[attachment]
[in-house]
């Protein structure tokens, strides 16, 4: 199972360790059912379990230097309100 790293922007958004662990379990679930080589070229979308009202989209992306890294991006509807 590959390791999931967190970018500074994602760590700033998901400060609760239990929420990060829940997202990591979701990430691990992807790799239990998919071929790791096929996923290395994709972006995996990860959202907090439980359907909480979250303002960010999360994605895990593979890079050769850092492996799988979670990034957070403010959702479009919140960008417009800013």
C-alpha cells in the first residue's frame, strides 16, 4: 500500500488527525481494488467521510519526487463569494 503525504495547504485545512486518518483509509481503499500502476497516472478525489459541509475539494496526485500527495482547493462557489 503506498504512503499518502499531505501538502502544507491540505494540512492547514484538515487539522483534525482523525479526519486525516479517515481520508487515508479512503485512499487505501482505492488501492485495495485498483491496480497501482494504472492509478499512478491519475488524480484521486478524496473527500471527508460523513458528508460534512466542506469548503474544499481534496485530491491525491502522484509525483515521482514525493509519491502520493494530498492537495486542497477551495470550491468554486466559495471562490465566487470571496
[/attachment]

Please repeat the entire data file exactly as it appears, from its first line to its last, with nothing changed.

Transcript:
[in-house]
């Protein structure tokens, strides 16, 4: 199972360790059912379990230097309100 790293922007958004662990379990679930080589070229979308009202989209992306890294991006509807 590959390791999931967190970018500074994602760590700033998901400060609760239990929420990060829940997202990591979701990430691990992807790799239990998919071929790791096929996923290395994709972006995996990860959202907090439980359907909480979250303002960010999360994605895990593979890079050769850092492996799988979670990034957070403010959702479009919140960008417009800013």
C-alpha cells in the first residue's frame, strides 16, 4: 500500500488527525481494488467521510519526487463569494 503525504495547504485545512486518518483509509481503499500502476497516472478525489459541509475539494496526485500527495482547493462557489 503506498504512503499518502499531505501538502502544507491540505494540512492547514484538515487539522483534525482523525479526519486525516479517515481520508487515508479512503485512499487505501482505492488501492485495495485498483491496480497501482494504472492509478499512478491519475488524480484521486478524496473527500471527508460523513458528508460534512466542506469548503474544499481534496485530491491525491502522484509525483515521482514525493509519491502520493494530498492537495486542497477551495470550491468554486466559495471562490465566487470571496